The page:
The hows and whys of participant waivers
When written properly and signed accordingly, a liability waiver serves two purposes: it can prevent lawsuits and protect an organization from the actions of the participant.
To provide the greatest protection, a waiver must include:
- A Hold Harmless Agreement
- An Indemnification Agreement
Never use a boilerplate waiver (i.e. an online template) as is.
- Problems can occur when the language is vague or ill-equipped to identify the activity it is intended to represent.
- Start with a template and add language that is specific to your needs. Make the waiver clear and easy to understand. Have your attorney review all waivers prior to use.
Make sure the event is planned prior to creating the waiver.
- This reduces the possibility that last-minute changes may not be reflected in the document.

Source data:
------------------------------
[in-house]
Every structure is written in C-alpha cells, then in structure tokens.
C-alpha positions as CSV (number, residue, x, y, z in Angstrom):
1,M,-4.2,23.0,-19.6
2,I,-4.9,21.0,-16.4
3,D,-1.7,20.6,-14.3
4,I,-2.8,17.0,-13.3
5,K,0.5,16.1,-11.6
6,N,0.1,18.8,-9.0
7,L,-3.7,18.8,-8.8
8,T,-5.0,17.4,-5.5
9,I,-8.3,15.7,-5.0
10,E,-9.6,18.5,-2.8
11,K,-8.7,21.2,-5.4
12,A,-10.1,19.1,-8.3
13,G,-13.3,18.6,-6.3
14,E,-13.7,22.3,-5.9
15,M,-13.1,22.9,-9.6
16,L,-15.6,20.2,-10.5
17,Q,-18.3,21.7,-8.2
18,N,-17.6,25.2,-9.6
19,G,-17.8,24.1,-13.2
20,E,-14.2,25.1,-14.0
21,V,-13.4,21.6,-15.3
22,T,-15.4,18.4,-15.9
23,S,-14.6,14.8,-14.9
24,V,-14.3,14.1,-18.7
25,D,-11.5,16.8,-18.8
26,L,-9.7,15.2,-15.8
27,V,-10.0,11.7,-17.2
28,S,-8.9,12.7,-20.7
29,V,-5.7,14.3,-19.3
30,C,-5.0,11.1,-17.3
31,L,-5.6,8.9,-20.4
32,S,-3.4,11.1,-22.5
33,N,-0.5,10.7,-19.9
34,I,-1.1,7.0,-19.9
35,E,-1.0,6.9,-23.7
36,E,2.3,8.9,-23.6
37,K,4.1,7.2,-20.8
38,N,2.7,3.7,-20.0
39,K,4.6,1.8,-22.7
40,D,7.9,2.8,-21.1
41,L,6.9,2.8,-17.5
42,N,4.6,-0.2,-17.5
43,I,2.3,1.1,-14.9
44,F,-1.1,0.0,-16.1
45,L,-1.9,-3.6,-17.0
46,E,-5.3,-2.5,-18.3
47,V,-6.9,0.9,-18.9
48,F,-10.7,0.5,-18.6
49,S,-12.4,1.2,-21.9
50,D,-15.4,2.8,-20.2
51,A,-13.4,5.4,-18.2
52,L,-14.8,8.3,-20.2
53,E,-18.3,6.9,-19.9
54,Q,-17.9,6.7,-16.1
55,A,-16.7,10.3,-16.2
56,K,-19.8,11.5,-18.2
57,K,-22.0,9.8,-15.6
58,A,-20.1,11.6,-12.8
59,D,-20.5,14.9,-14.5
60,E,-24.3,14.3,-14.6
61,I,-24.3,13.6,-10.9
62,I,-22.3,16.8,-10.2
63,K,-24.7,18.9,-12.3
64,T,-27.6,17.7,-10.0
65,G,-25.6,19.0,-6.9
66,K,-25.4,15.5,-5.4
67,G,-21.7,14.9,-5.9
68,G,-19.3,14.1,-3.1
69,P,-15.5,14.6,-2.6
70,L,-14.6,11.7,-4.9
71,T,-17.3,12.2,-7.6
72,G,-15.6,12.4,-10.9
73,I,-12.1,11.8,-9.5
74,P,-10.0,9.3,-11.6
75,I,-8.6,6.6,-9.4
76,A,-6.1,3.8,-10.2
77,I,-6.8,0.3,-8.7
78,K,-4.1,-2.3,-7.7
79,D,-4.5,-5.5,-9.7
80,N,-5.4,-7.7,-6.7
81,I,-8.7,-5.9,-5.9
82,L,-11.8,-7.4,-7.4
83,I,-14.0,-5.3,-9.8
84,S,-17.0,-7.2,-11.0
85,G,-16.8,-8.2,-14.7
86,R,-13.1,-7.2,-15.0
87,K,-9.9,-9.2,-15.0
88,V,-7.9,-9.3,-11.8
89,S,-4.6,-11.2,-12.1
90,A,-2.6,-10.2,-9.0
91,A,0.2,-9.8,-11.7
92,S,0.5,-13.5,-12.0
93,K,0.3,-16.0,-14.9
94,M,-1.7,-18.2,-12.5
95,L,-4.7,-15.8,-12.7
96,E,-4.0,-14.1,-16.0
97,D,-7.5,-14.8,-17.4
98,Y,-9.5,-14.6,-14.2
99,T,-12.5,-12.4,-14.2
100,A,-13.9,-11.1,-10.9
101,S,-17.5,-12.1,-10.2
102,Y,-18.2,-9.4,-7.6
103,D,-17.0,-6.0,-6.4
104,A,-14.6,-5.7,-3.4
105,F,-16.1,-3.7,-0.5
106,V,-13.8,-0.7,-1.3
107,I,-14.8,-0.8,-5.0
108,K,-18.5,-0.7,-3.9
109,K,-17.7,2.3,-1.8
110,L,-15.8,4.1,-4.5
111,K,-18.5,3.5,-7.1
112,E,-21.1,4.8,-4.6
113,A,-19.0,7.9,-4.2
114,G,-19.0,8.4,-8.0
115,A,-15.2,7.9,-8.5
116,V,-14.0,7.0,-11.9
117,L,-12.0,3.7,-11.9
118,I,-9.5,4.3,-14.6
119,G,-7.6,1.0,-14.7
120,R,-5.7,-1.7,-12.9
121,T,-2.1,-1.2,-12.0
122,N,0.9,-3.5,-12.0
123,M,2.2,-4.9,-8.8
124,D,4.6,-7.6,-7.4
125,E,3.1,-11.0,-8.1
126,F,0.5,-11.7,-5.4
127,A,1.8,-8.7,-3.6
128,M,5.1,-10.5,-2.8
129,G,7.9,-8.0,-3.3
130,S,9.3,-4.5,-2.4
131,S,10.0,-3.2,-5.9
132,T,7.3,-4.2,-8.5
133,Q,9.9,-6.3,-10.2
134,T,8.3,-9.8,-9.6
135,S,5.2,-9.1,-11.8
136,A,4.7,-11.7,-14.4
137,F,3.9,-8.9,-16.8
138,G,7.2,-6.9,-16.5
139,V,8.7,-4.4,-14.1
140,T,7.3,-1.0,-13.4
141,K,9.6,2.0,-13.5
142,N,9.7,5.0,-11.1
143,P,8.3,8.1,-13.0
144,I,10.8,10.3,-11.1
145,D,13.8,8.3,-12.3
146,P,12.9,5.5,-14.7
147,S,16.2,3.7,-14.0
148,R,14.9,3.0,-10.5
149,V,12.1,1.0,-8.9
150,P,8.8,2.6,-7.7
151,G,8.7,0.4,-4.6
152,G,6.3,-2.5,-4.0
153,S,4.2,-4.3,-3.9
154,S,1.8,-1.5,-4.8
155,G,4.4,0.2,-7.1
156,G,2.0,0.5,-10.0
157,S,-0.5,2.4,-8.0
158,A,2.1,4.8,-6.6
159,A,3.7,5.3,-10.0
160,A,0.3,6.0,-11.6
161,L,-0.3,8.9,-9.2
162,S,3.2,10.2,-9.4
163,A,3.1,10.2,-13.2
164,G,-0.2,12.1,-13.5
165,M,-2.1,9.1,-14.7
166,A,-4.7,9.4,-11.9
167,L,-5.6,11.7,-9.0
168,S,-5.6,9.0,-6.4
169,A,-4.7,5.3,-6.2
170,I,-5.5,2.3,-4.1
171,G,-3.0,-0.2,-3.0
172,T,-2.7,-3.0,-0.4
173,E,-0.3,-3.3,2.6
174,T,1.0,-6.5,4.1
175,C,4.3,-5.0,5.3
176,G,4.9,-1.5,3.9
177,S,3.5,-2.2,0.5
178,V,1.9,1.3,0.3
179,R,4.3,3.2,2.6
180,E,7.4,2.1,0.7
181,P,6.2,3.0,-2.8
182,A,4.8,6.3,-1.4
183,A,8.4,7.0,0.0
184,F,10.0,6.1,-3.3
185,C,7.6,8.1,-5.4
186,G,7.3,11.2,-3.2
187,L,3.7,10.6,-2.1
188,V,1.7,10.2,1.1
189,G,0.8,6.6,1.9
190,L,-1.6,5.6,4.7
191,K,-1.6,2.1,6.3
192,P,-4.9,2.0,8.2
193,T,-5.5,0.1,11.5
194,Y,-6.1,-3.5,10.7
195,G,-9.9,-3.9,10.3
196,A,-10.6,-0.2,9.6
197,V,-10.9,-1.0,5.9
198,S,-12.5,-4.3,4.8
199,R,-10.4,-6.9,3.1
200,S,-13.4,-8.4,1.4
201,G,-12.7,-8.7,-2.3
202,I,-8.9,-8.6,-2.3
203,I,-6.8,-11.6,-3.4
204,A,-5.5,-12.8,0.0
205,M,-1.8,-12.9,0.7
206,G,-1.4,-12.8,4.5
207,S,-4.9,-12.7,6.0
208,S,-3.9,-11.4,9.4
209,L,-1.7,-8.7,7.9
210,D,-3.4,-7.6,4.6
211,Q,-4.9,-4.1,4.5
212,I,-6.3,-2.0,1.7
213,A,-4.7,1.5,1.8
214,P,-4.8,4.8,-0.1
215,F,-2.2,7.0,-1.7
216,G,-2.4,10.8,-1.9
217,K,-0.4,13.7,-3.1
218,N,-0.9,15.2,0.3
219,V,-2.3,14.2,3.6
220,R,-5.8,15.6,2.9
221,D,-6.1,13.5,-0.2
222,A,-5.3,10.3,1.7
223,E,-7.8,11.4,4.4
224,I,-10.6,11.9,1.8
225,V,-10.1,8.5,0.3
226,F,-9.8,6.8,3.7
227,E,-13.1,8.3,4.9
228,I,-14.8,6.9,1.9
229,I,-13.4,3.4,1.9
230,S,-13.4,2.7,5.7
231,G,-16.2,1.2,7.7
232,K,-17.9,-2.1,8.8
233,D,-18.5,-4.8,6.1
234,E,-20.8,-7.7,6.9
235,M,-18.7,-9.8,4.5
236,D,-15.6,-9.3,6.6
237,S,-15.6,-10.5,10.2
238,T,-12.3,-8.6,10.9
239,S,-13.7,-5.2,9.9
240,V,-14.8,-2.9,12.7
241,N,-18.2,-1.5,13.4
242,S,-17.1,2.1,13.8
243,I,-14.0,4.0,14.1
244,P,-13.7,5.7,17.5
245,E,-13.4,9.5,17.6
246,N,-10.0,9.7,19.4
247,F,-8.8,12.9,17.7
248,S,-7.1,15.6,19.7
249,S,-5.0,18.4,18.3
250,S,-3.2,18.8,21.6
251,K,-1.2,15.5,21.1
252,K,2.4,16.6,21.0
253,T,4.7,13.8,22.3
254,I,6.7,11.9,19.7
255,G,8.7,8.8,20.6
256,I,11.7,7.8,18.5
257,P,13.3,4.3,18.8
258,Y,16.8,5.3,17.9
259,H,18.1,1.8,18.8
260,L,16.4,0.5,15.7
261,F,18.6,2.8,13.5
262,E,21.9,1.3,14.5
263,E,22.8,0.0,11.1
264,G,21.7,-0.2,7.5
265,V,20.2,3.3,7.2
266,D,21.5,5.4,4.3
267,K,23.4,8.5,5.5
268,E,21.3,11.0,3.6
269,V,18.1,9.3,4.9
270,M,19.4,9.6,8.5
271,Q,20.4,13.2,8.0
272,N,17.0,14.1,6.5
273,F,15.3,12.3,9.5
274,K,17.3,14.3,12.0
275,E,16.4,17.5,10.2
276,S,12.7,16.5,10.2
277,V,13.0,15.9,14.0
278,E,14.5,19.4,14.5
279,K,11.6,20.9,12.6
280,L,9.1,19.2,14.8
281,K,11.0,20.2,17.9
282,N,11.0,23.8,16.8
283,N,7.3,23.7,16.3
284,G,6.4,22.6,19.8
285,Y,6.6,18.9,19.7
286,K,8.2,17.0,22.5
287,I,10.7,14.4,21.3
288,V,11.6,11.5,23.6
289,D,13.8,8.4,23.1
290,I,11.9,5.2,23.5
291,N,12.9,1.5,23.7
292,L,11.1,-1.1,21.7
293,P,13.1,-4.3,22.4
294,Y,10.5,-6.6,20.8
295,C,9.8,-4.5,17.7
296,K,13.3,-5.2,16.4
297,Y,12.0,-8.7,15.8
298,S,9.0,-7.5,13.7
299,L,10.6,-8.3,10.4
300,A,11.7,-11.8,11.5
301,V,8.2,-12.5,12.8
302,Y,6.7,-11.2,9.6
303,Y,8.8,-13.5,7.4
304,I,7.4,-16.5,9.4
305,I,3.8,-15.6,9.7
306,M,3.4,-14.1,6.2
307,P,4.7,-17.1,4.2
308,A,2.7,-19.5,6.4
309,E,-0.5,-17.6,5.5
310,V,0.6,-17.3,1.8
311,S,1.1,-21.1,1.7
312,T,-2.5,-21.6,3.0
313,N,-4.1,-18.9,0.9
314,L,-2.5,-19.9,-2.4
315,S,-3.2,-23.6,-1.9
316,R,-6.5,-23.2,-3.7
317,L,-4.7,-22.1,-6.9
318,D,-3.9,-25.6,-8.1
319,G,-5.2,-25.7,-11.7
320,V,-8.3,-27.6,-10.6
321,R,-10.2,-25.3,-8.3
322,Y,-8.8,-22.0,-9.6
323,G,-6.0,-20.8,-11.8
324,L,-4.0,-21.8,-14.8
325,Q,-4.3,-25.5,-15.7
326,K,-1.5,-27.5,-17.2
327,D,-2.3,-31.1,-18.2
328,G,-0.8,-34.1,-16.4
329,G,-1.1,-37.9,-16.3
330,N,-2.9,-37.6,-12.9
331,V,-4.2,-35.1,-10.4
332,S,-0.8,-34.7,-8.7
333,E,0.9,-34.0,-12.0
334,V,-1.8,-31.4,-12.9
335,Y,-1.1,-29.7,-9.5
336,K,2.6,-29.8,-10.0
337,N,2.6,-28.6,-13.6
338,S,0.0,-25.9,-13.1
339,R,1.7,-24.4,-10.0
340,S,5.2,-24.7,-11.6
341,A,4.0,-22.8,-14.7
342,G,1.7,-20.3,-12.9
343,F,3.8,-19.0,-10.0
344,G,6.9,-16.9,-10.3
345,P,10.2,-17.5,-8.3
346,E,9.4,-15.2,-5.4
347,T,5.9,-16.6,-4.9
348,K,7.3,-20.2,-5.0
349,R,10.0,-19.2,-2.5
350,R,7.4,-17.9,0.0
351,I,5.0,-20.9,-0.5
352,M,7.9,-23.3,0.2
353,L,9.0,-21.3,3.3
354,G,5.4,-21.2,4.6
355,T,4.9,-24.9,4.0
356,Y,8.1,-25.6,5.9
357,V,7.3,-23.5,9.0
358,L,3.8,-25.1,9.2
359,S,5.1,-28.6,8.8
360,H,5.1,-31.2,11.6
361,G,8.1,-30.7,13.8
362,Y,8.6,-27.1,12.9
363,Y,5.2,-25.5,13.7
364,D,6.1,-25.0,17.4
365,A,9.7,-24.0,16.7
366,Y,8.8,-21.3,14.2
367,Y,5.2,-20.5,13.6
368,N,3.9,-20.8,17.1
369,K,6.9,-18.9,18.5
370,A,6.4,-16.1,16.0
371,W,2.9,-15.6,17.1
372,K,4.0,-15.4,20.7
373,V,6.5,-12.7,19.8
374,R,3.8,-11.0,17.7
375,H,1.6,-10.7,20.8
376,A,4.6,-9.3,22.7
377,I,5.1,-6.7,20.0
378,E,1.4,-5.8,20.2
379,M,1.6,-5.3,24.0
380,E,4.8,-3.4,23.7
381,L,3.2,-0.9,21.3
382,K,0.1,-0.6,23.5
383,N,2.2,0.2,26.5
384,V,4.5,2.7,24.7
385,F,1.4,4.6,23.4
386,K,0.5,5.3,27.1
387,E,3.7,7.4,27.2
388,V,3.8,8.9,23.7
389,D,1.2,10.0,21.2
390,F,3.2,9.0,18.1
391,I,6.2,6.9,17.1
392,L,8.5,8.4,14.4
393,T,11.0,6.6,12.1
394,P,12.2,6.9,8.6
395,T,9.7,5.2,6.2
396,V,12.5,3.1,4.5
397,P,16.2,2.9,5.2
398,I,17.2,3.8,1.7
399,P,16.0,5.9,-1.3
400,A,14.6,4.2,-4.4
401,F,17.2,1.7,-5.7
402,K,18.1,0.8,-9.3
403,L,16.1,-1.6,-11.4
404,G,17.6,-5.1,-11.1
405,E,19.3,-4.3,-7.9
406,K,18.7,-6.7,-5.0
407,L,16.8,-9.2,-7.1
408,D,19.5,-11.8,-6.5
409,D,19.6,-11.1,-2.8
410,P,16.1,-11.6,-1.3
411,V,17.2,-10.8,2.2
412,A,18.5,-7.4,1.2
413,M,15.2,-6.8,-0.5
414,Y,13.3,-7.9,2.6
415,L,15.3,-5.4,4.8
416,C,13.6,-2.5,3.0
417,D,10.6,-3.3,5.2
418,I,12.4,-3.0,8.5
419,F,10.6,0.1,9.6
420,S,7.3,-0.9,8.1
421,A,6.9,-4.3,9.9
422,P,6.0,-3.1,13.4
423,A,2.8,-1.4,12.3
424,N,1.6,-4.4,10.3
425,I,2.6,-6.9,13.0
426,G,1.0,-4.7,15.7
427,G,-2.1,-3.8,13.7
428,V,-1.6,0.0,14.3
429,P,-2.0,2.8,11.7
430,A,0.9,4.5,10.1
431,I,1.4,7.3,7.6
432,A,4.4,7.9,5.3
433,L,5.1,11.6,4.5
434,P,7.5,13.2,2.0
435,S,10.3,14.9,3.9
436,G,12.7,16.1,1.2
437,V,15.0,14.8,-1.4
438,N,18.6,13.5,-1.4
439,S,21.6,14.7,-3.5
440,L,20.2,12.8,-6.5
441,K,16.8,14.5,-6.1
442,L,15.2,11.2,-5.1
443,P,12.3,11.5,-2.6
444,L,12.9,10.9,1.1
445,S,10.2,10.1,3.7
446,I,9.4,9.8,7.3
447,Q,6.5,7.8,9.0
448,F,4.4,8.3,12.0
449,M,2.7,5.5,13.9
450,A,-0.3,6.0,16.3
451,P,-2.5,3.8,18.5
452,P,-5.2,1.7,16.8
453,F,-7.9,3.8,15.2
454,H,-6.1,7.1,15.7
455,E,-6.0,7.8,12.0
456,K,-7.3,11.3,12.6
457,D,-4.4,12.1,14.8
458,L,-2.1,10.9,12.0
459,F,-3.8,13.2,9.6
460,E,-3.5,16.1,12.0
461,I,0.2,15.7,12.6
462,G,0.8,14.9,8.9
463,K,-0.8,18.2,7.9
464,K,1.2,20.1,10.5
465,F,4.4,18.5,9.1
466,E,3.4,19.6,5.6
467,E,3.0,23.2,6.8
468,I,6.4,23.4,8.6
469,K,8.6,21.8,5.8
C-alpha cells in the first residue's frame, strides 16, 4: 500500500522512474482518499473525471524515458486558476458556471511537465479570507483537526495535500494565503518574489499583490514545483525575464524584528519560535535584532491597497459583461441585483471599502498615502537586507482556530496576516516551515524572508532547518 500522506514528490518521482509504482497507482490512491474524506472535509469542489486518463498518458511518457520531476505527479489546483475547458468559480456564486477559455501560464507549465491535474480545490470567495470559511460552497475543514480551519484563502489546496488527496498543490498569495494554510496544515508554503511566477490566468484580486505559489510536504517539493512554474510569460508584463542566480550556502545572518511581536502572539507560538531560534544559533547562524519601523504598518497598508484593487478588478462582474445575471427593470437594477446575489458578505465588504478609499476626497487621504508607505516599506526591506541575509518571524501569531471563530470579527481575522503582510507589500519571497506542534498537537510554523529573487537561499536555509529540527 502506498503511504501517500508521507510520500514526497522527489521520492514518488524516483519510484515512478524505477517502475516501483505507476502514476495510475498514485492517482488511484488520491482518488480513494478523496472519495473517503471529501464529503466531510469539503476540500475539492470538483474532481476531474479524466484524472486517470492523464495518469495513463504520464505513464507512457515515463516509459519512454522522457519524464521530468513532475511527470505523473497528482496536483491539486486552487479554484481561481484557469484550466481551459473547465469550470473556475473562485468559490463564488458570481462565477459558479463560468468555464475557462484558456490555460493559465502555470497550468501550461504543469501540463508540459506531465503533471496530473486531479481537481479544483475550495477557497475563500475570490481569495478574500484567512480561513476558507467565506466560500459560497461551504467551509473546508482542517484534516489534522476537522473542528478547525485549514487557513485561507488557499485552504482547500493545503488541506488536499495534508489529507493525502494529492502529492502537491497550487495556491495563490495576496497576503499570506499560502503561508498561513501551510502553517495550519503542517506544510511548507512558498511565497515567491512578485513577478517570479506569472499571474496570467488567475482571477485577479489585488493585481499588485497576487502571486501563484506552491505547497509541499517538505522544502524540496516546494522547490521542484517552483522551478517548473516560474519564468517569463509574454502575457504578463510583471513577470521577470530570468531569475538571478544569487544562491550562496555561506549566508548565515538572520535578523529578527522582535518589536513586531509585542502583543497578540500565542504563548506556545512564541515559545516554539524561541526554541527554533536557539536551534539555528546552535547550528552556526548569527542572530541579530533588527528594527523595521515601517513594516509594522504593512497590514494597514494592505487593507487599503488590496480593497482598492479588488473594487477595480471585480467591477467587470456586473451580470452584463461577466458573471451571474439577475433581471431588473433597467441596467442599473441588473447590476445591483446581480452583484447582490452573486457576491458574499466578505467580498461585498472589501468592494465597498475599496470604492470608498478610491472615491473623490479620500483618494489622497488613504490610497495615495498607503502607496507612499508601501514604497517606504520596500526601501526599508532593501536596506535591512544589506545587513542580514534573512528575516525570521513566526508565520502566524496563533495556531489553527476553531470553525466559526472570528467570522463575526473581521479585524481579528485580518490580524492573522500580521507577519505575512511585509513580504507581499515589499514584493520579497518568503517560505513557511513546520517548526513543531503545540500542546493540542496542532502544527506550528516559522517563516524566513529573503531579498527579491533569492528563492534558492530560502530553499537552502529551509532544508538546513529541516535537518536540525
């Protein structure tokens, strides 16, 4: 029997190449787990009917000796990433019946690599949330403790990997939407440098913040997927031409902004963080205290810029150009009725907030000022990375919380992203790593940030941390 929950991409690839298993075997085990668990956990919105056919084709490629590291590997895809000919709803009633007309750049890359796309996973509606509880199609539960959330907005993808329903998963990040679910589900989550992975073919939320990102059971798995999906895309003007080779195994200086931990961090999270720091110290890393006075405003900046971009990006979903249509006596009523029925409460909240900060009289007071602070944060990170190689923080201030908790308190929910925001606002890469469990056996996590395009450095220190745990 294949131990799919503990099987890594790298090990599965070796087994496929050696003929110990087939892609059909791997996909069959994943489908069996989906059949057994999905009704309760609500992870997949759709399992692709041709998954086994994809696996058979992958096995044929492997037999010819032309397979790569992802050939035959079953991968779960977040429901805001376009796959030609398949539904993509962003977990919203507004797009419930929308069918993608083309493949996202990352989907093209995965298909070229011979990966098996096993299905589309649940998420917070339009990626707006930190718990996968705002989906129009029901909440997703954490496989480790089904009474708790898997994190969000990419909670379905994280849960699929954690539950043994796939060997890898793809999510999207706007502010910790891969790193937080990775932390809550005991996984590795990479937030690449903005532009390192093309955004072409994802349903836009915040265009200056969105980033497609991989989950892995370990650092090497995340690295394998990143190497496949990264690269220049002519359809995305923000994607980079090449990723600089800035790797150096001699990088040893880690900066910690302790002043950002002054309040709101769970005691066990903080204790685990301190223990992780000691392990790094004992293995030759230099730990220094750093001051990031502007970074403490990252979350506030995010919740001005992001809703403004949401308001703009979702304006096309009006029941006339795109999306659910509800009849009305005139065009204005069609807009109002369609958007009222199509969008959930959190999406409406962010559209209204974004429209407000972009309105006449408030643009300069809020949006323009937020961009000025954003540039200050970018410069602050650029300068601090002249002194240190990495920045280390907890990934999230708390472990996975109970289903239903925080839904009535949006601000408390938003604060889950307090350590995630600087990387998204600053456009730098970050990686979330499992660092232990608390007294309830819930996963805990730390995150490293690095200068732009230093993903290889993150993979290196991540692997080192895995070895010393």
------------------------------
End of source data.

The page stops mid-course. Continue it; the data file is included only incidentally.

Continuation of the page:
Each and every person who participates in the event must sign the waiver.
- A court may not uphold the waiver should it learn that not all participants were treated equally.
When an activity involves children, both parents/guardians must sign the waiver.
- Be aware that local jurisdictions vary with respect to rights that may not be waived. Have your attorney confirm that your waiver meets with all legal requirements.
When used as part of a strong risk management program, waivers provide a valuable layer of protection. They act as a deterrent, are excellent prevention tools, and are a secondary method of setting expectations for the activities. However, waivers do not lessen your duty to provide safe programs.